Evaluation of the effect of compound aqueous solubility in cytochrome P450 inhibition assays


It is a common practice in drug discovery organizations to screen new chemical entities in order to predict future drug-drug interactions. For this purpose, there are two main assay strategies, one based on recombinant cytochrome P450 (rCYP) enzymes and fluorescent detection, and other on human liver microsomes (HLM) and liquid chromatography coupled to mass spectrometry. Many authors have reported a poor correlation between both technologies, giving rise to concerns about the usefulness of fluorometric methods for predicting drug-drug interactions. In this study, we investigated the role that compound aqueous kinetic solubility may play in this lack of correlation. We found that drug discovery compounds with unacceptable kinetic solubility, measured by a turbidimetric solutibility assay, tended to yield higher IC50 values in in vitro models based on human liver microsomes, whereas compounds with kinetic solubility values higher than 50 μM showed very similar IC50 values in both in vitro models. Our results show that the turbidimetric solubility assay is a useful tool to identify those discovery compounds that may require further investigation in order to avoid overlooking future drug-drug interactions.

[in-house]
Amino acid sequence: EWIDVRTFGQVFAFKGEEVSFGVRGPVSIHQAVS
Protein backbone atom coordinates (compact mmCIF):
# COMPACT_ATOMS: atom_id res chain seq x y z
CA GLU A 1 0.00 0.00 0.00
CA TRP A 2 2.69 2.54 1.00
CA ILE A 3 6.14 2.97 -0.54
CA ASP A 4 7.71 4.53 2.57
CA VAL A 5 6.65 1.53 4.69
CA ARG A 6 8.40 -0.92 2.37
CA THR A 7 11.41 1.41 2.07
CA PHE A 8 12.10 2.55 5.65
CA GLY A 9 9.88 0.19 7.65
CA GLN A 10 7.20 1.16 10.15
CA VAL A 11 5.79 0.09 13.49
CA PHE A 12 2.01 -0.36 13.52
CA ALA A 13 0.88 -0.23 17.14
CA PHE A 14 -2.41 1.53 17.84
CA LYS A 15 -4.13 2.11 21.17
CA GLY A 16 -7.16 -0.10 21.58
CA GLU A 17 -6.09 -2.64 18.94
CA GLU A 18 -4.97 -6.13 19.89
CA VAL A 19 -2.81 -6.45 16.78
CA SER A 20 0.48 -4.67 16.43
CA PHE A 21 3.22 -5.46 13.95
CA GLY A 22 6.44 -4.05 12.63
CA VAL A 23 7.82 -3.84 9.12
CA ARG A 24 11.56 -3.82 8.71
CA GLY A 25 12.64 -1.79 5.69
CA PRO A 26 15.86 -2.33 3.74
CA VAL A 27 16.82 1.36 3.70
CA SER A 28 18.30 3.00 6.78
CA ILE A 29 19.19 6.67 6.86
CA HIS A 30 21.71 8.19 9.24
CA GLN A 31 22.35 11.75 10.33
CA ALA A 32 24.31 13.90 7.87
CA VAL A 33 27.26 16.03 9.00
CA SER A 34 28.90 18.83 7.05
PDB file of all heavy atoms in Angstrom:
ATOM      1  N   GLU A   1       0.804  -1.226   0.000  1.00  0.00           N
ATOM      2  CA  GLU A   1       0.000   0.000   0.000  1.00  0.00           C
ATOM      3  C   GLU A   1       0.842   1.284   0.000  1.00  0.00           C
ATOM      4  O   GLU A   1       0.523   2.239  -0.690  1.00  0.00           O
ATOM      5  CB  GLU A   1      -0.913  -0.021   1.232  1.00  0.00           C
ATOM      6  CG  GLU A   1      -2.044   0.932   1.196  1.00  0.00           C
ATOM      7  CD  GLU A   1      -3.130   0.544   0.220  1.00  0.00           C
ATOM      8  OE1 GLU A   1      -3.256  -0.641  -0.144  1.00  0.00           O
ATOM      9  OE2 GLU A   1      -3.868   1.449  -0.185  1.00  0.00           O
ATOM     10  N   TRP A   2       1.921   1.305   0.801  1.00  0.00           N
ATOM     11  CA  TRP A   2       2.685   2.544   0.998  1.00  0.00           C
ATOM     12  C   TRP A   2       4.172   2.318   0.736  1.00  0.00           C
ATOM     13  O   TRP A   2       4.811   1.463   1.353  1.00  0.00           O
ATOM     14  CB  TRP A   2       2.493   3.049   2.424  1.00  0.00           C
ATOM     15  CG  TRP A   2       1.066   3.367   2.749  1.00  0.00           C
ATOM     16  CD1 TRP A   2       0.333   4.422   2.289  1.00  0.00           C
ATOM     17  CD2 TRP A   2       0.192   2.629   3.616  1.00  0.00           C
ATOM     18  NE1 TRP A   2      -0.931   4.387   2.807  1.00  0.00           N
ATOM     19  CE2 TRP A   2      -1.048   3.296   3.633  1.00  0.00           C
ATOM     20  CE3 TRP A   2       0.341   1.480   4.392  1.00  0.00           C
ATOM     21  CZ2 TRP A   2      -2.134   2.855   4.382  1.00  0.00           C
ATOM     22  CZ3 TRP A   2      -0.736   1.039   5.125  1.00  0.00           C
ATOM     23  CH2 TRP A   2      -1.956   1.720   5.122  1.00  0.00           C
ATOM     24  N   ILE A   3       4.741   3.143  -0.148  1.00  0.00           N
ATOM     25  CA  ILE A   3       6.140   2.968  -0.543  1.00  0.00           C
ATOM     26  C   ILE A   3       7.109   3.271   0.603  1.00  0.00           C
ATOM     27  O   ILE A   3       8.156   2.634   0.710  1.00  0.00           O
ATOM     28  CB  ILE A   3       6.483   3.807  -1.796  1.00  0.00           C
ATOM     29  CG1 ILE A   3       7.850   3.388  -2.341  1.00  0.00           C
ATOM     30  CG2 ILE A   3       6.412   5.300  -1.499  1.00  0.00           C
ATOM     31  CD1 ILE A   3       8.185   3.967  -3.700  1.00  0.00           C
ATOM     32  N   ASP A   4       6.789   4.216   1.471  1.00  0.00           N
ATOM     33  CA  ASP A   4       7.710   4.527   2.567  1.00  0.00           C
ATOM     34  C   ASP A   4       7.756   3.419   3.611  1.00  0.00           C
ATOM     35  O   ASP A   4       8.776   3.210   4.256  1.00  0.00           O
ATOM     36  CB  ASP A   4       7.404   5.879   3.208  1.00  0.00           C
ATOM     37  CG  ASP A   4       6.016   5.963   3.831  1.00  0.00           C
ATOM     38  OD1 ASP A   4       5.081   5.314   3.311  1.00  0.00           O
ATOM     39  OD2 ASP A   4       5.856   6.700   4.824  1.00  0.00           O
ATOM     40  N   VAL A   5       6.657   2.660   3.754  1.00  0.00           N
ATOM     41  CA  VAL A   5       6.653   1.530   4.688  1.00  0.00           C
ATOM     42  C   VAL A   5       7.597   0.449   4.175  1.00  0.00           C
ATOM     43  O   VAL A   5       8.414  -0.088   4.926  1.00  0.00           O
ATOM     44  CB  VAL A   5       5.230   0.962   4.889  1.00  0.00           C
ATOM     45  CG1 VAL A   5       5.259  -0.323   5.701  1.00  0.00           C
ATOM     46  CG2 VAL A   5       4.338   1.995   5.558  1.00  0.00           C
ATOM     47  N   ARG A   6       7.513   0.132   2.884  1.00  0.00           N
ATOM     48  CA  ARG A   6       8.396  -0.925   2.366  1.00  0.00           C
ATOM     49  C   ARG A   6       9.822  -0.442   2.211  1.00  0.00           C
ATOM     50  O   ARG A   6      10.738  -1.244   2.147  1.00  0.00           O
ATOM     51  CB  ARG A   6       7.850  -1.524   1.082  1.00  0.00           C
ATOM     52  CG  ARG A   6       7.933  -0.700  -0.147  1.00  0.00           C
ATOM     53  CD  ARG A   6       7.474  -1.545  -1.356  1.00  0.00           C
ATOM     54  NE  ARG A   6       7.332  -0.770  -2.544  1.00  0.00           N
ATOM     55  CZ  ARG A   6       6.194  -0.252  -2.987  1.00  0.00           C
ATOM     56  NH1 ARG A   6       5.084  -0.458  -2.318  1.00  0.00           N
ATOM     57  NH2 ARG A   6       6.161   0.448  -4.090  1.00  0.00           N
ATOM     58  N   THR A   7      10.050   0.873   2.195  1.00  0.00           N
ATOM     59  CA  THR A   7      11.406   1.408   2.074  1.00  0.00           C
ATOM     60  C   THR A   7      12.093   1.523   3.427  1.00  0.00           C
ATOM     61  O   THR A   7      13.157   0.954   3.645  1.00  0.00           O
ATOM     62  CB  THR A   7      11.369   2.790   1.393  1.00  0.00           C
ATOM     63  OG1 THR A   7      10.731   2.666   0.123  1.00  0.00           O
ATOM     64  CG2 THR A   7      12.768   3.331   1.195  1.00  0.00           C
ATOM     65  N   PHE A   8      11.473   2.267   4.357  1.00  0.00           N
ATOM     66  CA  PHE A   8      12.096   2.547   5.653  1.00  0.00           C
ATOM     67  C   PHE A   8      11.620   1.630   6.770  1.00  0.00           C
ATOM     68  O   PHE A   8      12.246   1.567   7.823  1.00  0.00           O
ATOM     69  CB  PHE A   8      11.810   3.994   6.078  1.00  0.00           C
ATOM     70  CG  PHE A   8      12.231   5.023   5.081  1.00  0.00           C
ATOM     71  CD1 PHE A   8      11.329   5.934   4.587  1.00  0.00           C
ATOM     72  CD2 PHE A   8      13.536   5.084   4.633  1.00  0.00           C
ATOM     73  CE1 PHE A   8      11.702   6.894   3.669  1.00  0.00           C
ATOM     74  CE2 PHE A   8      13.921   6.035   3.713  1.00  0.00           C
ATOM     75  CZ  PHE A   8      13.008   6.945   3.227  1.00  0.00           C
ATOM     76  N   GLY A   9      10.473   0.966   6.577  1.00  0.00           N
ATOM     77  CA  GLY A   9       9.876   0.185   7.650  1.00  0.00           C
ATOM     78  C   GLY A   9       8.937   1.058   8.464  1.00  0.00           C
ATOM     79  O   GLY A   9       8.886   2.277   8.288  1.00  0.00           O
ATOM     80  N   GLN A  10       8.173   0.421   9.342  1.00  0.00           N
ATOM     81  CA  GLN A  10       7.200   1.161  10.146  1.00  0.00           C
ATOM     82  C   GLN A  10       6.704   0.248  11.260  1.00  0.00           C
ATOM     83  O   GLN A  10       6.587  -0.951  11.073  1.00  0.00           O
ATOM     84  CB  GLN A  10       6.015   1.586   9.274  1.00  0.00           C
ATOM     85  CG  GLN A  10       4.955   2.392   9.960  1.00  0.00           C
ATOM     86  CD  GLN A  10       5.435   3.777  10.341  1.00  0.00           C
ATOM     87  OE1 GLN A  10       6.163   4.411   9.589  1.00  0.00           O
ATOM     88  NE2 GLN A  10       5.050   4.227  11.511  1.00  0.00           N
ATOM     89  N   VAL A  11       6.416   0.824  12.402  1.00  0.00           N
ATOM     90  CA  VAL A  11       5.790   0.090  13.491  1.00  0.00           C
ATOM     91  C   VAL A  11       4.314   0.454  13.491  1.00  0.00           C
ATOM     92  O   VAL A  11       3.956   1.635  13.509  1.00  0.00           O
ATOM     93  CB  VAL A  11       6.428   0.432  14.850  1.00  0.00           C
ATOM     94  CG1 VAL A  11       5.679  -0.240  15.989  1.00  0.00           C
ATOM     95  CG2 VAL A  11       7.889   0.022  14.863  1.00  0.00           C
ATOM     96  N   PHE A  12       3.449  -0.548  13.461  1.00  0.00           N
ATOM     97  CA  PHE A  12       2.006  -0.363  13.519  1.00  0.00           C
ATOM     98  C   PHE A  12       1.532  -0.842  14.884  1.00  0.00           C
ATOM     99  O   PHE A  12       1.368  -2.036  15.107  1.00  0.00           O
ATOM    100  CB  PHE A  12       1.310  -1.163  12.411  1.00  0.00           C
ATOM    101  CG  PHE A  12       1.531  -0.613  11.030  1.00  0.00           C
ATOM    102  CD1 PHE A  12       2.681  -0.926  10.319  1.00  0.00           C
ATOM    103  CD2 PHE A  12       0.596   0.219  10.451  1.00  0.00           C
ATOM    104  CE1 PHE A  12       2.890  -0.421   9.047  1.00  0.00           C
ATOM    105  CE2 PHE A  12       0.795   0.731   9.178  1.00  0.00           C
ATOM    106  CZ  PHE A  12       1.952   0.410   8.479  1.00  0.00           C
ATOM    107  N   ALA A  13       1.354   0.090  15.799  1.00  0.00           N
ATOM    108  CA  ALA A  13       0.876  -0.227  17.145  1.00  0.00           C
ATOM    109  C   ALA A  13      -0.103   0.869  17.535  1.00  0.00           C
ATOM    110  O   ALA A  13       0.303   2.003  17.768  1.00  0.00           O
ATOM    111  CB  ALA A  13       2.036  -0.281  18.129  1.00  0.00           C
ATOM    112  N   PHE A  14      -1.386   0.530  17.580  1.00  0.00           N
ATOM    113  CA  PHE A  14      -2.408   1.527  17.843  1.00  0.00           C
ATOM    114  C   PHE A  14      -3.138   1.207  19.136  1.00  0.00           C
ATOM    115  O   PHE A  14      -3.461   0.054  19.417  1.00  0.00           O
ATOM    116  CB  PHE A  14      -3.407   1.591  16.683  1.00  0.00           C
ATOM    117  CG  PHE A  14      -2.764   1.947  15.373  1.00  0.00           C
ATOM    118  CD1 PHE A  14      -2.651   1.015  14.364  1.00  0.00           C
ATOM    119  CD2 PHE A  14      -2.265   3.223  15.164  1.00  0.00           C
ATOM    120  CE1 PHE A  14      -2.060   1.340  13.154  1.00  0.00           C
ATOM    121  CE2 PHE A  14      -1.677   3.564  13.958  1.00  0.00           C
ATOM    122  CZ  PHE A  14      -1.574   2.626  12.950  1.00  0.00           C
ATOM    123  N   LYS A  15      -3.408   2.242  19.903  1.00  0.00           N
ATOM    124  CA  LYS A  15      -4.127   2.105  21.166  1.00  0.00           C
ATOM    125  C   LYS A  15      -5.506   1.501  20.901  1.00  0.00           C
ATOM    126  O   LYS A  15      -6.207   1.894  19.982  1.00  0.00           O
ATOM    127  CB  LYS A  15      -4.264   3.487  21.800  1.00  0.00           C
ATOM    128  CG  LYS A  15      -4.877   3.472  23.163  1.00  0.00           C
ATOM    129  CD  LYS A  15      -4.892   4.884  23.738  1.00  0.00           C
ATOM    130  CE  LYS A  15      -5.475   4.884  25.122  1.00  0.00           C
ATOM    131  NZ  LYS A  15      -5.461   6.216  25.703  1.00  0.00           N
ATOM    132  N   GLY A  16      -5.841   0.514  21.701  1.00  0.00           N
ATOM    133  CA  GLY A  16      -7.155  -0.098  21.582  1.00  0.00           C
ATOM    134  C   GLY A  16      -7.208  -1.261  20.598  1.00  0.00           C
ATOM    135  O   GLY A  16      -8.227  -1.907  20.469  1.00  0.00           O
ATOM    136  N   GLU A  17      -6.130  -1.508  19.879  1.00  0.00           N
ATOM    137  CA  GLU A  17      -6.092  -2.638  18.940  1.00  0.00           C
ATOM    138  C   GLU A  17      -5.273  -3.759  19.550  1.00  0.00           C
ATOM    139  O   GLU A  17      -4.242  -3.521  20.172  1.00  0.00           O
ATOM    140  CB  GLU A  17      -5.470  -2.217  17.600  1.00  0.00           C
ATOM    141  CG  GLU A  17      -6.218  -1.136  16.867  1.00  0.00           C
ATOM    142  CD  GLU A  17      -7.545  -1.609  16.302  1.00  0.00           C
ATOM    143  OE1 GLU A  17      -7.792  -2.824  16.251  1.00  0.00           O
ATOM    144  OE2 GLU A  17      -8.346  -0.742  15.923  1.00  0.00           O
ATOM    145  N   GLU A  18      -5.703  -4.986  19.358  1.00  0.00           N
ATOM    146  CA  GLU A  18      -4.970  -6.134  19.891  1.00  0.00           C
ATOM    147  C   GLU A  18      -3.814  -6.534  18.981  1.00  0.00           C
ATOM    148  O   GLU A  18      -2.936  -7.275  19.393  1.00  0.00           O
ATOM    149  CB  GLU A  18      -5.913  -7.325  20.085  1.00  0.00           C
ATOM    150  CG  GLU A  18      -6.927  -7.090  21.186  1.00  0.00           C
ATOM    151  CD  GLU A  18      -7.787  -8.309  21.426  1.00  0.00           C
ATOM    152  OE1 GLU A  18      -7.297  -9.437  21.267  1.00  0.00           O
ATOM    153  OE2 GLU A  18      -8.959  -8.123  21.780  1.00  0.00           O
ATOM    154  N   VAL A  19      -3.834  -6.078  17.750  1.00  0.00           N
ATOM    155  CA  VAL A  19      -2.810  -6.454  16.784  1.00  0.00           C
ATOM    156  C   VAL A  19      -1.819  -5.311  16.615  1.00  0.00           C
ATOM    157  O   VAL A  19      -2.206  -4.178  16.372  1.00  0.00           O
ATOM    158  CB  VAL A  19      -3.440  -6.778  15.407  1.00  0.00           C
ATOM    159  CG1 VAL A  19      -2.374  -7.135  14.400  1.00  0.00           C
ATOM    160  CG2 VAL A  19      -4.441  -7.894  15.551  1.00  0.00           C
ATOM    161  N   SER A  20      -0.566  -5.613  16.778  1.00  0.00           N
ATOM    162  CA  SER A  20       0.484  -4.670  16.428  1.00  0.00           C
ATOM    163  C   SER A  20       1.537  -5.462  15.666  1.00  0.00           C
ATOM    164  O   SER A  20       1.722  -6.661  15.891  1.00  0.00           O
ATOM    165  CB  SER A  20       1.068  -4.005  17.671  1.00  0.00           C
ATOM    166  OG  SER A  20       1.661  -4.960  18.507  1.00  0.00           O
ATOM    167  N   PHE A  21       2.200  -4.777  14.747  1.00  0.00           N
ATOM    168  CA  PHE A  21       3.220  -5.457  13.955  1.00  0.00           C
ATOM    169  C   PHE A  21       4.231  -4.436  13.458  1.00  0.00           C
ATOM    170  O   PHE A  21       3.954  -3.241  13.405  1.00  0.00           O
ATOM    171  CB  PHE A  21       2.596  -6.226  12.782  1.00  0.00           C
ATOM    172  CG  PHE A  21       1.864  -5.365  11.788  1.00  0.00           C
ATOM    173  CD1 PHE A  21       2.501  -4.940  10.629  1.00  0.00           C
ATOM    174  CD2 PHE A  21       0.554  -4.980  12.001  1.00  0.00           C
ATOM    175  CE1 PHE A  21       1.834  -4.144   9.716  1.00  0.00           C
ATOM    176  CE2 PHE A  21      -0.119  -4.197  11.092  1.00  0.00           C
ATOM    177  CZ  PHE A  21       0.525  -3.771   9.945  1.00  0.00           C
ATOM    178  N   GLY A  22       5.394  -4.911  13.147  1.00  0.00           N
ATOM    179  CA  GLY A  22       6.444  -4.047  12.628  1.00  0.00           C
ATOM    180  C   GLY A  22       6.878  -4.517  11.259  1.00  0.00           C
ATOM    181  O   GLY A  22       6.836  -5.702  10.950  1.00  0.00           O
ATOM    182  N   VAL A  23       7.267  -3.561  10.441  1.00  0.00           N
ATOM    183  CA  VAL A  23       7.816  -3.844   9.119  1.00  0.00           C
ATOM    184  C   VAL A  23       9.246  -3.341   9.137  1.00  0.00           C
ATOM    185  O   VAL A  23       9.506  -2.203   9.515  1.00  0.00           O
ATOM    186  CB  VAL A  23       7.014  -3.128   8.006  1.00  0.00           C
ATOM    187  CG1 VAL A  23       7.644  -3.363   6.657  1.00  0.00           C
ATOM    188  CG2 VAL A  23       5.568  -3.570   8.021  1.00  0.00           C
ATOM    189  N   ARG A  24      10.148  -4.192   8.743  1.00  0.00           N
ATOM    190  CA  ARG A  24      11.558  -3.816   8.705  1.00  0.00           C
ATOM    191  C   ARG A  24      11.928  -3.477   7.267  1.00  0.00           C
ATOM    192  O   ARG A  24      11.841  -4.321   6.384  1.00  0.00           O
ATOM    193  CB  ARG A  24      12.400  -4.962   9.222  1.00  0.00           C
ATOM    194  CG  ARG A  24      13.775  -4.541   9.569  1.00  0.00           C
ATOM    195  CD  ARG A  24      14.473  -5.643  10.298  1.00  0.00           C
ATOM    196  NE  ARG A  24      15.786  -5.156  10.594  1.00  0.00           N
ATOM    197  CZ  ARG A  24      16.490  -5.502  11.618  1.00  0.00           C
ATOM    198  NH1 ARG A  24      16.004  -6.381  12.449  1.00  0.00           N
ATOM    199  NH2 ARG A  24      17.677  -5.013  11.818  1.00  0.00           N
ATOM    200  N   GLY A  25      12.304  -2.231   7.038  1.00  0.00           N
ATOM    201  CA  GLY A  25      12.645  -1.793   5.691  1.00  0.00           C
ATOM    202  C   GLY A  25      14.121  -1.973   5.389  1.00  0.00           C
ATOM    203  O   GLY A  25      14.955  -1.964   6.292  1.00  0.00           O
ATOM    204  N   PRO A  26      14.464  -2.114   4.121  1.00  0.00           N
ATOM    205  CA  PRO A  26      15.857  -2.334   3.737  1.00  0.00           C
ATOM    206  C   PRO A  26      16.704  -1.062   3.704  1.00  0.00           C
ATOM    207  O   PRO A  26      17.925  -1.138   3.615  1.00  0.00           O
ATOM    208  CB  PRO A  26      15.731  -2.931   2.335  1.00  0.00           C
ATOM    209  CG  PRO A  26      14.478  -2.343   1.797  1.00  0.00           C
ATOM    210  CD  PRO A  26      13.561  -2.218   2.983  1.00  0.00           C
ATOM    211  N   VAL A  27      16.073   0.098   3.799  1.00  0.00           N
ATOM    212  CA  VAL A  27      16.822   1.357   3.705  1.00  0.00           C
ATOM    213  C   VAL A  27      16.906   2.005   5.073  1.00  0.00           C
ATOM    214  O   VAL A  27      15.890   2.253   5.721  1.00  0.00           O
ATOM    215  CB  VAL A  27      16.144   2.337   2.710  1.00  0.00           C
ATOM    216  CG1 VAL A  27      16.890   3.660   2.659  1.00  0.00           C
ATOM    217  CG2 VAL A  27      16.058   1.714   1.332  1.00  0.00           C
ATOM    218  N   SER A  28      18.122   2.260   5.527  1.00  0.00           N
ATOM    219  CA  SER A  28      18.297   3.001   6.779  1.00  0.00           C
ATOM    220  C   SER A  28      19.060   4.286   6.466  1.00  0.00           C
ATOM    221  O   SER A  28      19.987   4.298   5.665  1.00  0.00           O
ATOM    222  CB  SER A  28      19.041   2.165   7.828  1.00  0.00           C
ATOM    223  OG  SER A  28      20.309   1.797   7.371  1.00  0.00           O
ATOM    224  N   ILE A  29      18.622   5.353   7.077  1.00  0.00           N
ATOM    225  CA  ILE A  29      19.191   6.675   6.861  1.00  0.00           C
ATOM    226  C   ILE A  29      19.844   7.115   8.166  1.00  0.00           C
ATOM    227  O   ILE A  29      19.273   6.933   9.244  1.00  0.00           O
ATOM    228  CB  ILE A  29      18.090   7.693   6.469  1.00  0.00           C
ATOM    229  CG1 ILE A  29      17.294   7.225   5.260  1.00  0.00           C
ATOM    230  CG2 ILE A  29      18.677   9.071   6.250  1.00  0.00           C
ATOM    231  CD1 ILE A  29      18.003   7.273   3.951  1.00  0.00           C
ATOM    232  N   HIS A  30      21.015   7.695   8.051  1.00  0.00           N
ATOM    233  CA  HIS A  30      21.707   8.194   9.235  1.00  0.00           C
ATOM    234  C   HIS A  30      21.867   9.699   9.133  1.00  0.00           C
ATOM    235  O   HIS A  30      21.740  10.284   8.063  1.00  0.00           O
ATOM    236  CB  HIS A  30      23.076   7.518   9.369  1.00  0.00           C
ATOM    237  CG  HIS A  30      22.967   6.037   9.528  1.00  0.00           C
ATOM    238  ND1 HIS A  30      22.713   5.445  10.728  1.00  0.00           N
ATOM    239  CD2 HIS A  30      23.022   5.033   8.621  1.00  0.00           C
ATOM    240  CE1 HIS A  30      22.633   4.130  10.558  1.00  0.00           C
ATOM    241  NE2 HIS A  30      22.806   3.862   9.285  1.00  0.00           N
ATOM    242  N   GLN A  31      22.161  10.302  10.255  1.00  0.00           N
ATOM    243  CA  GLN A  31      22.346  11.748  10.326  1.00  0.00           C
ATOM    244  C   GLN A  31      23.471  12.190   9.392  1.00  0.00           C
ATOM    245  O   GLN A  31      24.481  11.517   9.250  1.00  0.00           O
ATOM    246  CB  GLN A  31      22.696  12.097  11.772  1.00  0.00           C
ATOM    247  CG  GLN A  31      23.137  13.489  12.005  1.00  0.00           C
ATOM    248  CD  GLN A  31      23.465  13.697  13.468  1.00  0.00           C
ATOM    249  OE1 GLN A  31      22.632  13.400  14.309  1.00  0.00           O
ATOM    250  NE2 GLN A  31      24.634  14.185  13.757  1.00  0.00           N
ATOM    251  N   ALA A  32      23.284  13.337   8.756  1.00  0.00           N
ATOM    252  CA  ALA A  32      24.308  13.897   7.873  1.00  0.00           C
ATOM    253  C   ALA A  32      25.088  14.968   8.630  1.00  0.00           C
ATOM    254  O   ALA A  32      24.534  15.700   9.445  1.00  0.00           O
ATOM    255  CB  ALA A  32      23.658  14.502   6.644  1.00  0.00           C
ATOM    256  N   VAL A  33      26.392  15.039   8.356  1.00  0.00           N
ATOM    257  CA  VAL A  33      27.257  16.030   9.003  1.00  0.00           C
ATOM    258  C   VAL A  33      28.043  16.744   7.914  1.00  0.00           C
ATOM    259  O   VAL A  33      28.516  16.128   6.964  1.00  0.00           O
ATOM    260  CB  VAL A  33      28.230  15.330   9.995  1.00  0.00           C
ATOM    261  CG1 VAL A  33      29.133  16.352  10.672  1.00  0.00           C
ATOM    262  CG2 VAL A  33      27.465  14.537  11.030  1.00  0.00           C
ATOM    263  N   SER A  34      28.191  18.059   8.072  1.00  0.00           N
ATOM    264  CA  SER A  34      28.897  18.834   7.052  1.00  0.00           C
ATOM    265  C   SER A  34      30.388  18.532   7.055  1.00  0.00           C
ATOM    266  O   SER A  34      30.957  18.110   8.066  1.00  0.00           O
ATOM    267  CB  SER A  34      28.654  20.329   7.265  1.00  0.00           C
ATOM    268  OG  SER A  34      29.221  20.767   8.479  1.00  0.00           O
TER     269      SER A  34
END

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Pérez, J. , Díaz, C. , Salado, I. , Pérez, D. , Peláez, F. , Genilloud, O. and Vicente, F. (2013) Evaluation of the effect of compound aqueous solubility in cytochrome P450 inhibition assays. Advances in Bioscience and Biotechnology, 4, 628-639. doi: 10.4236/abb.2013.45083.

Conflicts of Interest

The authors declare no conflicts of interest.


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